During those dark hours, the citizen AI changes; they won’t be leaving their houses as much and only go out for night shifts and participating in the night life. The new leisure specialization for the commercial areas allows you to control where exactly they go to do… whatever it is that people do at night. These centers of night life influence activity and traffic of your city. Tying into that, the crime system has been completely redone. Crime in Cities: Skylines was generally too low and didn’t feel that realistic. Now it will be much easier to have crime become an issue to worry about, with most incidents happening at night, of course.
A bunch of other new features add some extra value to the expansion. New cargo hubs promise easier handling of traffic, and dual-purpose buildings such as airports with built-in metro stations make your life easier. Most notable is probably the addition of bikes and bike lanes – watching your little citizens pedal around is just lovely. All in all, the new expansion should make the cities feel so much more alive, and the day-and-night cycle looks quite beautiful. Cities: Skylines After Dark will be released on September 24th with a $14.99 price tag.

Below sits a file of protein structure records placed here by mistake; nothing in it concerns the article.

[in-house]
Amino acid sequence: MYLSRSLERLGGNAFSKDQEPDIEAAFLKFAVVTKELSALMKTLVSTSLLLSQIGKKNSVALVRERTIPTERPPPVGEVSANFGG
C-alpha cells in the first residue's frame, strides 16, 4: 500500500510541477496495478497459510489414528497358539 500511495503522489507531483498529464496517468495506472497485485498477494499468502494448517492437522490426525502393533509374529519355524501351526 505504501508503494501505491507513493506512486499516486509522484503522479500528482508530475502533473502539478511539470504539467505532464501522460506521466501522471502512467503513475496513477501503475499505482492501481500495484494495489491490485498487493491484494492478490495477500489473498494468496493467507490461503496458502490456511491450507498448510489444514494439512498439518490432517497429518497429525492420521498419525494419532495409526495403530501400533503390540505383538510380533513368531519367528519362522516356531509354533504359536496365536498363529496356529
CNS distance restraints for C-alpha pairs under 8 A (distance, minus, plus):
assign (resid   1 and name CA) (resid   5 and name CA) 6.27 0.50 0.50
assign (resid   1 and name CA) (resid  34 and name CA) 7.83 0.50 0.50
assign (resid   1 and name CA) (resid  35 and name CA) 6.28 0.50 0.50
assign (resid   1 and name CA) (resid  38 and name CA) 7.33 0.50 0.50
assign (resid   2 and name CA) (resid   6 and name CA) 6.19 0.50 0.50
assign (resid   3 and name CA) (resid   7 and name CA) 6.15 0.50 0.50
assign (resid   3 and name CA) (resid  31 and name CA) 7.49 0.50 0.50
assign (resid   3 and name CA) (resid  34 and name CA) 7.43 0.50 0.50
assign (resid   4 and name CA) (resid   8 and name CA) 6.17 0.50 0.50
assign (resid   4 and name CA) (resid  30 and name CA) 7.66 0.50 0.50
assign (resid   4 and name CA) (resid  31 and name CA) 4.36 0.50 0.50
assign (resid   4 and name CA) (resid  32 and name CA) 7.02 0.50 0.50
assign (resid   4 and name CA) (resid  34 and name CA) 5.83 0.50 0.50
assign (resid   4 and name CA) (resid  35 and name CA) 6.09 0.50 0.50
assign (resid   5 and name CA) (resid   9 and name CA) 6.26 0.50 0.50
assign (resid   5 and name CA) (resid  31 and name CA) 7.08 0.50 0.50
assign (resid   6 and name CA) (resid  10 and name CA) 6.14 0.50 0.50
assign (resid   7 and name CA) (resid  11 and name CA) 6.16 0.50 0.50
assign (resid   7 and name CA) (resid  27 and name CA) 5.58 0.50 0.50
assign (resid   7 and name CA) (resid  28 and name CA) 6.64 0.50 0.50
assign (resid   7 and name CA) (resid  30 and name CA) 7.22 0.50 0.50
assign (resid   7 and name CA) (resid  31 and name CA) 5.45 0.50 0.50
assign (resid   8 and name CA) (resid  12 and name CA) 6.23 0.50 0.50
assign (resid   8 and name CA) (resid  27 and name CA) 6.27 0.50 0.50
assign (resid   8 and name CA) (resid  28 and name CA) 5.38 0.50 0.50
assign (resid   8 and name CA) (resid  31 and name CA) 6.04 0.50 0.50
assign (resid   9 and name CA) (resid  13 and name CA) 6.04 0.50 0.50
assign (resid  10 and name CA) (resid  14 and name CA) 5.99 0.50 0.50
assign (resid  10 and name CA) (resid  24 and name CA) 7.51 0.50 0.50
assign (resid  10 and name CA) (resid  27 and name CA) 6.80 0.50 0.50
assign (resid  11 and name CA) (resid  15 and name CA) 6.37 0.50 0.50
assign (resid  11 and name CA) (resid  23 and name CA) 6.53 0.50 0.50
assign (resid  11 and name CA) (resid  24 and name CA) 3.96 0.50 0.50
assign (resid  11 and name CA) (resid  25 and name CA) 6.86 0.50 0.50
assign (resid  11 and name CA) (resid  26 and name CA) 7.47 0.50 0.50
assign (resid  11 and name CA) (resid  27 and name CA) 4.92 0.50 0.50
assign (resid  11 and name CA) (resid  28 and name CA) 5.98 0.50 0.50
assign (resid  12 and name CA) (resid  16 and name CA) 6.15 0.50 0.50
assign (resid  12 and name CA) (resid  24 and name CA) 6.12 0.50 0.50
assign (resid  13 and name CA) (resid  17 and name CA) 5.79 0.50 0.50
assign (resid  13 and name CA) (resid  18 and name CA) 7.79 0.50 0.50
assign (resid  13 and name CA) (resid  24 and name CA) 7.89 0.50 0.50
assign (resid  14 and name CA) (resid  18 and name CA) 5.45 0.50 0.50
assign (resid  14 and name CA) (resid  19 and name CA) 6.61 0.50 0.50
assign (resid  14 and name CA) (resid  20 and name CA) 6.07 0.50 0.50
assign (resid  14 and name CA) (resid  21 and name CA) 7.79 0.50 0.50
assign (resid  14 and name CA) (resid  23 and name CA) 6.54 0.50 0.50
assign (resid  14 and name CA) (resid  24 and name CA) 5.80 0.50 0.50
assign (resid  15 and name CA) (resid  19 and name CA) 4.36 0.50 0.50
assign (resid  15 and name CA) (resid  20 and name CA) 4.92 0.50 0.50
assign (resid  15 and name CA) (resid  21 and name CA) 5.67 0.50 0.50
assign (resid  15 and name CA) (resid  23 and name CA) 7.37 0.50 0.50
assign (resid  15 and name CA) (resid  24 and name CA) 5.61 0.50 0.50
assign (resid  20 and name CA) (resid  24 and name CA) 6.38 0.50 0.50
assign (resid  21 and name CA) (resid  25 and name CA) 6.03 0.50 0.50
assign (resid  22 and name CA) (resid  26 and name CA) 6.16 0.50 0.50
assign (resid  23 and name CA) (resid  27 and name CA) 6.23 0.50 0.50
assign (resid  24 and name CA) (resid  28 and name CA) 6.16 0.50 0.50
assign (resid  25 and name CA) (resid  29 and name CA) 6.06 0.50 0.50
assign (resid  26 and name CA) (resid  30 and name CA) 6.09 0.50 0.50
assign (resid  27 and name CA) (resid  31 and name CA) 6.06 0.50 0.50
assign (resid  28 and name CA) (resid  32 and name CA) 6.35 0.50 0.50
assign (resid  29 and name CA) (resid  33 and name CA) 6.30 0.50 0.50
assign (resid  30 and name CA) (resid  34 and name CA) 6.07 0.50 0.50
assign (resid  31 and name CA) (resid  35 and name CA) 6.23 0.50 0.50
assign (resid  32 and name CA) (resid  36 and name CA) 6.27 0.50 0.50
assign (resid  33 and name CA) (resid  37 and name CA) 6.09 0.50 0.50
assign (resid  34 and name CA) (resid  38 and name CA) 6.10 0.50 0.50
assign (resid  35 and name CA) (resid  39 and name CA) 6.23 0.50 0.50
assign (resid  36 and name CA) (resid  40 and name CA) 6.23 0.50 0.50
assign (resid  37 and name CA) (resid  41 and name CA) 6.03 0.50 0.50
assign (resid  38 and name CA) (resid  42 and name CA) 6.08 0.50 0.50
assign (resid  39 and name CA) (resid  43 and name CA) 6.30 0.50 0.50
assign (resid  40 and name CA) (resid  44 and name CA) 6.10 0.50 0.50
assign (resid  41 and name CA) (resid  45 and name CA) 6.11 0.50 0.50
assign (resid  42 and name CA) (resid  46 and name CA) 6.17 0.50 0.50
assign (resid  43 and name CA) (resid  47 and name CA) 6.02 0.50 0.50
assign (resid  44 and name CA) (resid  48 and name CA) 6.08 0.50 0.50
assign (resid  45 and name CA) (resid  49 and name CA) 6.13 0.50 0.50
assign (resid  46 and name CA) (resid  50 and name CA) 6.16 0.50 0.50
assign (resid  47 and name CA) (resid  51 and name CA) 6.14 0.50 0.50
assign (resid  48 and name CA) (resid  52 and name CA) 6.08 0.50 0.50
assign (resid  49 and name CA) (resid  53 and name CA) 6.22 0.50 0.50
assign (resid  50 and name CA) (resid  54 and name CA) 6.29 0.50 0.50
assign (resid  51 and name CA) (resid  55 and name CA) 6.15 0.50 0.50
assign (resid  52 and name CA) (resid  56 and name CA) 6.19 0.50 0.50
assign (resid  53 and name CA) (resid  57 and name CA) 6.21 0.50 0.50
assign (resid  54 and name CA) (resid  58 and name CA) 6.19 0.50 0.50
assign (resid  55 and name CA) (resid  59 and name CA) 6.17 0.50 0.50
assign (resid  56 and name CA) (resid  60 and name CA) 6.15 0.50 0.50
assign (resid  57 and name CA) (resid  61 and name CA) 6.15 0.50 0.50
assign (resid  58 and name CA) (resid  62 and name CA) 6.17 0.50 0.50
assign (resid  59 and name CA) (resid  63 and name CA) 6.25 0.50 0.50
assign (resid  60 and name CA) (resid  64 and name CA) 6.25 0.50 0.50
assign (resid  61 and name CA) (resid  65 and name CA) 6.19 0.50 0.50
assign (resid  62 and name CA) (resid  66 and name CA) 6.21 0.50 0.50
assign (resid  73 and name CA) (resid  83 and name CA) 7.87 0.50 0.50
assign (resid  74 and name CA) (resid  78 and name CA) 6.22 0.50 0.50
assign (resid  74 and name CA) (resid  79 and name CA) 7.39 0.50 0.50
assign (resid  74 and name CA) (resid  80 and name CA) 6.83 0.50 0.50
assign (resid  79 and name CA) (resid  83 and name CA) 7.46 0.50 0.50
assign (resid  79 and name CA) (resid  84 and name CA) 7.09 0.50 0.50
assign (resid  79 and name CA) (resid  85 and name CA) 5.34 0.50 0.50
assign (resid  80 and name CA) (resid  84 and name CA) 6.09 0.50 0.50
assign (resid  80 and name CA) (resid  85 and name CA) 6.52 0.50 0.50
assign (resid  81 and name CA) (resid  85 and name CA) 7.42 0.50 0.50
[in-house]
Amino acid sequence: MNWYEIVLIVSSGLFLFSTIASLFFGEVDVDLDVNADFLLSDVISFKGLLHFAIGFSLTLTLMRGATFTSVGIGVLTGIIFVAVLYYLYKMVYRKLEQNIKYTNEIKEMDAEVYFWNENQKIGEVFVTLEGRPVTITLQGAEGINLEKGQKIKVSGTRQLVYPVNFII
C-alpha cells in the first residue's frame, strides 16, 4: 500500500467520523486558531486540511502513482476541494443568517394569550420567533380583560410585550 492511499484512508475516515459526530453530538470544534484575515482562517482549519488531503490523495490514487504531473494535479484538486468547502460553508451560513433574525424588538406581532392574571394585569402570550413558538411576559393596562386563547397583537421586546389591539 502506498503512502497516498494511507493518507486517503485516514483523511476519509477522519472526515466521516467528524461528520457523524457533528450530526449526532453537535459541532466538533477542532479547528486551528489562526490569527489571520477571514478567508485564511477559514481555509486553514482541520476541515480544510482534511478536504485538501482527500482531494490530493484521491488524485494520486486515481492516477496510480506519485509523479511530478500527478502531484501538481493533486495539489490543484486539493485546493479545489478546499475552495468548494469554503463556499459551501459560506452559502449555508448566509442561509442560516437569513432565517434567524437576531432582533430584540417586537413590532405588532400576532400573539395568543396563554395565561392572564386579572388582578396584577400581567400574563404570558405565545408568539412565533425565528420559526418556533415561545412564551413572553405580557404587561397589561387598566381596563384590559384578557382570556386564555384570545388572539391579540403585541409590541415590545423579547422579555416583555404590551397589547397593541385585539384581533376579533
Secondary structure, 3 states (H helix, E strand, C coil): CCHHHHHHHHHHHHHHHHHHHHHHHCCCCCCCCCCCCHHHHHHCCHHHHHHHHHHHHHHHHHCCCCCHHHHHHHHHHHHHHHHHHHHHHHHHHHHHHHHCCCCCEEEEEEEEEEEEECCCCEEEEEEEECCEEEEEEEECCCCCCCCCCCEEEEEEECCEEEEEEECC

The Divinity series by Larian has always been a labor of love. Its mechanics reward experimentation and using the environment to your advantage, offering probably the closest approximation to pen-and-paper roleplaying on the PC, and its shrewd sense of humor makes it stand out from your average grim RPG fare. With over a million units sold and a Kickstarter campaign for the sequel that reached its funding goal after mere hours well underway, Larian still went back to their last game, Original Sin, in order to improve it some more. Of course, the impending console release made some changes necessary, but the amount of work invested into the Enhanced Edition far surpasses your average porting job.
The most notable and apparent new features are the decidedly less clunky user-interface that’s optimized for playing with a controller, as well as dynamic split-screen co-op. While you could play cooperatively online before, this new addition now allows you to play locally. If you if you move away from each other in the game world, the game will automatically enter split-screen mode, which lets you explore freely, even when your co-op partner is currently engaged in turn-based combat. A lot of small changes, like being able to move items from one inventory to the other, no matter how far the characters are apart, make this feel like an almost natural way to play the game – as if this was how Original Sin was supposed to be played from day one.
Apart from that, there’s new quest and story content, a changed mid-game and improved ending, as well as a new, extra-tough difficulty. This sounds like an altogether better experience overall, and most importantly, the new version will be a free upgrade for owners of the game on PC, so what’s not to love? Divinity: Original Sin Enhanced Edition will probably be released around the end of October.